Thursday, October 20, 2011

Cost Tax Payers $2 Billion to Kill Qaddafi and That is Cheap

Joe Biden said the total cost of the Libyan War was $2 Billion on tax payers money. The Obama Administration would call it more cost effective and on the cheap. The American people would call it a waste of money. There isn't a reason why we went after Qaddafi. There wasn't a reason why we went after Egyptian President Mubarak. Instead of nation building that Bush was criticized, Obama is doing regime change with radical Islamic friends. This is Obama's foreign policy. The president wants to destabilize the Middle East for a nuclear war. Did anyone check if Obama has 666 imprinted on his head?

(National Journal) Call him the billion-dollar man. One billion for one dictator.

According to the Pentagon, that was the cost to U.S. taxpayers for Muammar el-Qaddafi’s head: $1.1 billion through September, the latest figure just out of the Defense Department.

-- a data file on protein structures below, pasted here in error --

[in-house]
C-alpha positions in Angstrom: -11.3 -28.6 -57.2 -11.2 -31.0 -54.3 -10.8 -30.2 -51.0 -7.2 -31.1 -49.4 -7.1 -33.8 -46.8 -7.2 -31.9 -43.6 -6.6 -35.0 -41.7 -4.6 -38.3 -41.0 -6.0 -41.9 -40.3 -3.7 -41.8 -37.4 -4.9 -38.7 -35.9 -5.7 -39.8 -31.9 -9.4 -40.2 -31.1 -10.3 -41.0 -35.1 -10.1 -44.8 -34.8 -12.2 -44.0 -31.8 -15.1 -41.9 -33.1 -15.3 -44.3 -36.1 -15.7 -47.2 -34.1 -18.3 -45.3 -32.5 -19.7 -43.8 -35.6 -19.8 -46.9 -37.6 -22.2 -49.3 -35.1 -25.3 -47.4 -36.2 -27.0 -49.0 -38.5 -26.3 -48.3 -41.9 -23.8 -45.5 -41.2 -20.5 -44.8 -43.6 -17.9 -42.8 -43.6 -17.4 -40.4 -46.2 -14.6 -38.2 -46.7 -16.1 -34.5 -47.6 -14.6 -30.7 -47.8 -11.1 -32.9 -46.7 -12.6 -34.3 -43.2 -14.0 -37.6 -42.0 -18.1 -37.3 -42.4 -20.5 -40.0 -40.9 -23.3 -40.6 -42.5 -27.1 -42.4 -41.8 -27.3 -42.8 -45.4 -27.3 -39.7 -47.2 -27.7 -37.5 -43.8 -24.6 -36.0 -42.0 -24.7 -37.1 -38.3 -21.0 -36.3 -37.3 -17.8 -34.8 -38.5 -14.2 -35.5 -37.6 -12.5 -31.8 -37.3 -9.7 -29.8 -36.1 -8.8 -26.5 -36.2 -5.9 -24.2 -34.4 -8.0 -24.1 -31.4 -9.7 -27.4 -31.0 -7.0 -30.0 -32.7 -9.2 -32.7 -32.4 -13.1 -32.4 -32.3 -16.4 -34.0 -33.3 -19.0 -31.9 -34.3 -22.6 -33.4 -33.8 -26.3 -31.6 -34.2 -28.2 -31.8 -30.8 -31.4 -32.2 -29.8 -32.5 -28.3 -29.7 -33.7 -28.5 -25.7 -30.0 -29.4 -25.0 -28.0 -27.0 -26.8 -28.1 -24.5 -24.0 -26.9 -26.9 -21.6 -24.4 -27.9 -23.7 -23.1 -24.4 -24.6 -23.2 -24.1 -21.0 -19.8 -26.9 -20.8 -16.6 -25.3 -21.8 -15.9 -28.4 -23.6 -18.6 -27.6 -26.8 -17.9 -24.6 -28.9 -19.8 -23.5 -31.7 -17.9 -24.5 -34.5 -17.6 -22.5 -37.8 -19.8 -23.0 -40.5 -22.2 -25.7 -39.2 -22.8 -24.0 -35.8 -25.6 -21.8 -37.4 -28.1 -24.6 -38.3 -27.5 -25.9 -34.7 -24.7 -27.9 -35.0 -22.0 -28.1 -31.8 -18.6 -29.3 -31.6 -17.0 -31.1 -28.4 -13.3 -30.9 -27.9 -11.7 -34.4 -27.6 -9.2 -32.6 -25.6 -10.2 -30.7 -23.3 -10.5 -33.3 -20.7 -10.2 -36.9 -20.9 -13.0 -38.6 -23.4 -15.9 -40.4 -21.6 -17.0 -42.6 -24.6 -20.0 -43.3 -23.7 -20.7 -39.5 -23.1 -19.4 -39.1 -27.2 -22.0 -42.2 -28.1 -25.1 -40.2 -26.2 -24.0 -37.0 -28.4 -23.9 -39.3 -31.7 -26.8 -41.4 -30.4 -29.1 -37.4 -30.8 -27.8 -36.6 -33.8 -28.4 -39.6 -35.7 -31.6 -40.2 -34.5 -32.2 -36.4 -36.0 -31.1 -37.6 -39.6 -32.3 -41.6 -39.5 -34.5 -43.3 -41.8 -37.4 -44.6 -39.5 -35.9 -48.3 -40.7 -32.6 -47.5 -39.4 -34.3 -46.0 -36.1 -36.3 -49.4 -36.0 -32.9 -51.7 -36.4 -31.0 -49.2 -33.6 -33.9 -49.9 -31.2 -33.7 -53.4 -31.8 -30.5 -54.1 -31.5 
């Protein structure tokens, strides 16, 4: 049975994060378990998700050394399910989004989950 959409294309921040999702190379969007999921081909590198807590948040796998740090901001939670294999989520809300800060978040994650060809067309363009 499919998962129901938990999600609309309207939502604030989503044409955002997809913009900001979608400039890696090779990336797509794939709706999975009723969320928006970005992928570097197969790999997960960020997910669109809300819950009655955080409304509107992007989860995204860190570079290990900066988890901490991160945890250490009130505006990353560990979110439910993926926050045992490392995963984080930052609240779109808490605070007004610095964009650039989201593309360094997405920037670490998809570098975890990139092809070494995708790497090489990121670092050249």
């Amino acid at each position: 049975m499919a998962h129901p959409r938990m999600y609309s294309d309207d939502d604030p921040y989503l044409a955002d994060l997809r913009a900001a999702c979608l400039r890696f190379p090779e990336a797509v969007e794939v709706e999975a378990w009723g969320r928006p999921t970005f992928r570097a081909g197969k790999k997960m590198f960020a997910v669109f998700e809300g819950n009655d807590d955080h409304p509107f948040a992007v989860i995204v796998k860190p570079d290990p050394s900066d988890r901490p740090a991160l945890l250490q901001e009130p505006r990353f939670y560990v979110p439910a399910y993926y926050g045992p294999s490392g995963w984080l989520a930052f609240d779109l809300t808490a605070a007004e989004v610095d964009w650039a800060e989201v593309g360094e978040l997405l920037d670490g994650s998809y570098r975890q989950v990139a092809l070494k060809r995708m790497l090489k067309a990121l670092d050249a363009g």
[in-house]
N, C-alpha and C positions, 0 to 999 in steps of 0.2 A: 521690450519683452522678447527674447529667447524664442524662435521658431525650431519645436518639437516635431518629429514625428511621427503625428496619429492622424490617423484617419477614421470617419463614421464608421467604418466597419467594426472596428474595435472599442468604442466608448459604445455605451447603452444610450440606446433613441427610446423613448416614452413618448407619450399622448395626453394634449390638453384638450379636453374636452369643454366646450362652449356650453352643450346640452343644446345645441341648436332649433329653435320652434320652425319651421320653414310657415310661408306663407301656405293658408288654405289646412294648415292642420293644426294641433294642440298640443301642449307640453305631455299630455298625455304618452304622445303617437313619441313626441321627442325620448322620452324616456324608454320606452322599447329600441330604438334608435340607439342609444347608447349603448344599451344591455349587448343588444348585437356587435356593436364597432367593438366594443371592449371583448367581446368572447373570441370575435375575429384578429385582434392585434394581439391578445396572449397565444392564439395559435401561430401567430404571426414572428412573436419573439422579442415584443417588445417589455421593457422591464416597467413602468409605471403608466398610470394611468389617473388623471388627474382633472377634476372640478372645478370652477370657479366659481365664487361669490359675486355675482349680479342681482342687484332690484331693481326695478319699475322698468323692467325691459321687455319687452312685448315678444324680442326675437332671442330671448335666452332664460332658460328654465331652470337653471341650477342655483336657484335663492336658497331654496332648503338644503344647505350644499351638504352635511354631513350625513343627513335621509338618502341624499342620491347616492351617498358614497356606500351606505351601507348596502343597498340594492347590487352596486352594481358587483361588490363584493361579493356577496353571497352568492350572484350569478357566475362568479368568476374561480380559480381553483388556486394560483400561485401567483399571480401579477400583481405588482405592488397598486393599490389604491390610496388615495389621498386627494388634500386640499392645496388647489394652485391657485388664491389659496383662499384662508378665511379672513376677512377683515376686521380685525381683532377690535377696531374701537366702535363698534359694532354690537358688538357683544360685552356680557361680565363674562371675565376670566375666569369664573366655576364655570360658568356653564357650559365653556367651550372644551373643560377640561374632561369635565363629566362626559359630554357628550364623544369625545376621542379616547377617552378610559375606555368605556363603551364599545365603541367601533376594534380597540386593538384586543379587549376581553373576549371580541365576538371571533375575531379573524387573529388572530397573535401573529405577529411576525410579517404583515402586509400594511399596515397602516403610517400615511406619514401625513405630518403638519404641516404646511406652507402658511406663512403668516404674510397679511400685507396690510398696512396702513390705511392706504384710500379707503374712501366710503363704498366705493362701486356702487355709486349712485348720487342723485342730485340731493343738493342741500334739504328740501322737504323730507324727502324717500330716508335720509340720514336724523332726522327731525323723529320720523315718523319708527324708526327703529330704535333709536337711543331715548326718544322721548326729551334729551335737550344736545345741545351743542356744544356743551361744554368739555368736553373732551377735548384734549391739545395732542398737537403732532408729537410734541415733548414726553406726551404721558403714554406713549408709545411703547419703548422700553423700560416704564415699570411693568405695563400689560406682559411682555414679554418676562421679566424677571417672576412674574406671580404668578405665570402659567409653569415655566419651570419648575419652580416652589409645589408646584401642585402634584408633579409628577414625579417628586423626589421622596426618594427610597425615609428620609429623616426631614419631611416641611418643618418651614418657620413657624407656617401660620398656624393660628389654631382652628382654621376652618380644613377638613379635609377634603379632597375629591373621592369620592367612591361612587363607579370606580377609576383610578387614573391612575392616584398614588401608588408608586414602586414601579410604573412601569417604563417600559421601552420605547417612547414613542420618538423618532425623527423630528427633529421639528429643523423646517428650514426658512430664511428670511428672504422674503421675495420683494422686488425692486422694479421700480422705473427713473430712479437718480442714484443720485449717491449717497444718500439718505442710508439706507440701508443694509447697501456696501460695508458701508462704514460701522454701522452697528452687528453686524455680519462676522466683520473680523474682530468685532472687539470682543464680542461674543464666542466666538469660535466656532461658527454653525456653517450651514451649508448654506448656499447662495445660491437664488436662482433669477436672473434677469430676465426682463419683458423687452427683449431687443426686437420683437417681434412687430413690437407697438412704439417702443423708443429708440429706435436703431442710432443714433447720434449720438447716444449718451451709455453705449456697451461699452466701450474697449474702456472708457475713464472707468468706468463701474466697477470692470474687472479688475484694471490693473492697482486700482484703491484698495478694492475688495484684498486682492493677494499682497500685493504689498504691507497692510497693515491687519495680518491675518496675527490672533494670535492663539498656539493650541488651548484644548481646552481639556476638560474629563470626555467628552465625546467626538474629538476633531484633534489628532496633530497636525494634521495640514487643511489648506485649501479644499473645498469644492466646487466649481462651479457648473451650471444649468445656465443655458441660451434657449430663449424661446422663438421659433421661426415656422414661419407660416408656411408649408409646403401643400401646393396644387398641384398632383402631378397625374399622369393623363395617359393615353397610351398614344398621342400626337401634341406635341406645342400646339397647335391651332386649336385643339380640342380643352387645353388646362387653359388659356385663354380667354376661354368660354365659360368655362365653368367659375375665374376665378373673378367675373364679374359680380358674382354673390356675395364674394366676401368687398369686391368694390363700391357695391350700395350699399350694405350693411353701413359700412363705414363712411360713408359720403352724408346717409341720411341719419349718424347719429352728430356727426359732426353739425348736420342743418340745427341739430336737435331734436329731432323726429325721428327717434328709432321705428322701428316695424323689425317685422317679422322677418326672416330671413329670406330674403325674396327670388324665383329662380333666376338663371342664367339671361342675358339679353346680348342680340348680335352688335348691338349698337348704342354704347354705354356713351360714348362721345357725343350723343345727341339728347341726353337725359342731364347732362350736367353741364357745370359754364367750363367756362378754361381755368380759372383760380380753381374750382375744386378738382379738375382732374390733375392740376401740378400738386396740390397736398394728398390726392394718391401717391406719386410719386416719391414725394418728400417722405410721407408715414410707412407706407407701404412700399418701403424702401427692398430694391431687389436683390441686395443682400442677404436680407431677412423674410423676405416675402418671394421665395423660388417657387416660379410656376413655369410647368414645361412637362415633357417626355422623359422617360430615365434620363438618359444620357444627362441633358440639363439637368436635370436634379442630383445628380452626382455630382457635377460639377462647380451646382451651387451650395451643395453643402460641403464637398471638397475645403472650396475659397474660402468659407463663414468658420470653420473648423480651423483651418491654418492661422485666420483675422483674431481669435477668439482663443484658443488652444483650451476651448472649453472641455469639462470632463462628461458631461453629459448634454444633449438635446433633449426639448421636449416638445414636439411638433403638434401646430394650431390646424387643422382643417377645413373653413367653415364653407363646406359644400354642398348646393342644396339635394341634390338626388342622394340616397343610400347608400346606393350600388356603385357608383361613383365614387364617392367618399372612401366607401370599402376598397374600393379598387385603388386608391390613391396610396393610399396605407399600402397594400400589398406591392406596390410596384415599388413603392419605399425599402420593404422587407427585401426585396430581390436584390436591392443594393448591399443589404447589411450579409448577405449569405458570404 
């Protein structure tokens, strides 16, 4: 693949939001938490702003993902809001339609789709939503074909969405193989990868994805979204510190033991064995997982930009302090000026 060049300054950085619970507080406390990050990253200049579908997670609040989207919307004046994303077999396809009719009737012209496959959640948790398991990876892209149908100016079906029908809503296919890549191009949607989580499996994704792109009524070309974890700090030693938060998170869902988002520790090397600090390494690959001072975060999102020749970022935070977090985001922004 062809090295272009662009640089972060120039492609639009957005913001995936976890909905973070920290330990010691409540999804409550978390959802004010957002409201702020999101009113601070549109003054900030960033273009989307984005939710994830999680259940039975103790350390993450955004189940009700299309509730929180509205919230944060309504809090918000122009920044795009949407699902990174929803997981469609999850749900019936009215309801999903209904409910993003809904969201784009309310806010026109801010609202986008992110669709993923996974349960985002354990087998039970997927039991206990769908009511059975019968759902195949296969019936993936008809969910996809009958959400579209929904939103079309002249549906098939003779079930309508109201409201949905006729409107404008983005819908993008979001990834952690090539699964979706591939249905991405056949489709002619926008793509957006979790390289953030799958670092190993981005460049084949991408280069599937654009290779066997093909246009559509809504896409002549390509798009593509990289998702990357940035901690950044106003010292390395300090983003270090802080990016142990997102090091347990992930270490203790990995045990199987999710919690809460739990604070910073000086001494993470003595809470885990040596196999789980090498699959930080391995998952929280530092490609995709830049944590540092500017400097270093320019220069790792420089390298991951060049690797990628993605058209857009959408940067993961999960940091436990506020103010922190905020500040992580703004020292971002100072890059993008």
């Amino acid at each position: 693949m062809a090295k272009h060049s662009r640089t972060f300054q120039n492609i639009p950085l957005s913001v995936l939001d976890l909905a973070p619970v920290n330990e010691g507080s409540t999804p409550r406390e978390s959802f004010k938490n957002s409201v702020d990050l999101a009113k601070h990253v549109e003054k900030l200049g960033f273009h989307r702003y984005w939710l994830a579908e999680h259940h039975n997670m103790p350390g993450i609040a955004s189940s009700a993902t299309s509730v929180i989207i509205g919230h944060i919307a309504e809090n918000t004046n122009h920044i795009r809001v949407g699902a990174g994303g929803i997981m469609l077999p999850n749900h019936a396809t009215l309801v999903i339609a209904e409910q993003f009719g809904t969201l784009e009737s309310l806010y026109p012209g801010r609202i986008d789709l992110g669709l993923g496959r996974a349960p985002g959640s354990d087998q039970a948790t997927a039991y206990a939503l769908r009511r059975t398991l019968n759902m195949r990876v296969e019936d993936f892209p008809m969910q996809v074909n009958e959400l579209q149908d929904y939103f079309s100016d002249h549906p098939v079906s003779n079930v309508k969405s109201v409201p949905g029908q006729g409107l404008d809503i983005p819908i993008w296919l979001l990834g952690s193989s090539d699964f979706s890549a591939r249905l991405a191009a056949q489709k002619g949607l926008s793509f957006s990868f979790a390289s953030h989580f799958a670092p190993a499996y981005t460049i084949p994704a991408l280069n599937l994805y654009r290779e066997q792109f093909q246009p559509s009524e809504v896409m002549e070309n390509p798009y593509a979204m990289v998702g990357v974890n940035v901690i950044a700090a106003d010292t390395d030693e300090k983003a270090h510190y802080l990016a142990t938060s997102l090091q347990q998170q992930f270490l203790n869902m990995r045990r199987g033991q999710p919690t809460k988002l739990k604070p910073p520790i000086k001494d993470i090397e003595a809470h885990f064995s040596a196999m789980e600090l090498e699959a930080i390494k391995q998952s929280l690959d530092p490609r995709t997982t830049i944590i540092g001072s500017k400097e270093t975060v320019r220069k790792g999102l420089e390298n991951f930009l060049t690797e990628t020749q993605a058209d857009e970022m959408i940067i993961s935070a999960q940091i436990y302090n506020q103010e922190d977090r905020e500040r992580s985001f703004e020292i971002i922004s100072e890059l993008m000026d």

And that’s just for the Americans.

The final totals will take some time to add up, and still do not include the State Department, CIA, and other agencies involved or other NATO and participating countries. Vice President Joe Biden said that the U.S. "spent $2 billion total and didn’t lose a single life." NATO does not track the operational costs to each member country, but the funds directly taken from a common NATO account for Libya operations have totaled about $7.4 million per month for electronic warfare capabilities and $1.1 million per month for headquarters and command staff, a NATO spokesman said.

From the beginning of Operation Unified Protector in March, critics have questioned whether the U.S. could afford to open a third front. The Congressional Research Services estimate the Afghanistan war has cost nearly $500 billion so far. With Iraq, the figure easily tops $1 trillion.

In the first week of Libya operations, bombs were dropped from B-2 stealth planes flown from Missouri and roughly 200 missiles launched from submarines in the Mediterranean, causing alarm that any extended campaign would quickly cost billions more.

But after the U.S. military ramped up the operation, other NATO countries shouldered most of the air burden. Americans took a supporting role: aerial refueling tankers, electronic jamming, and surveillance.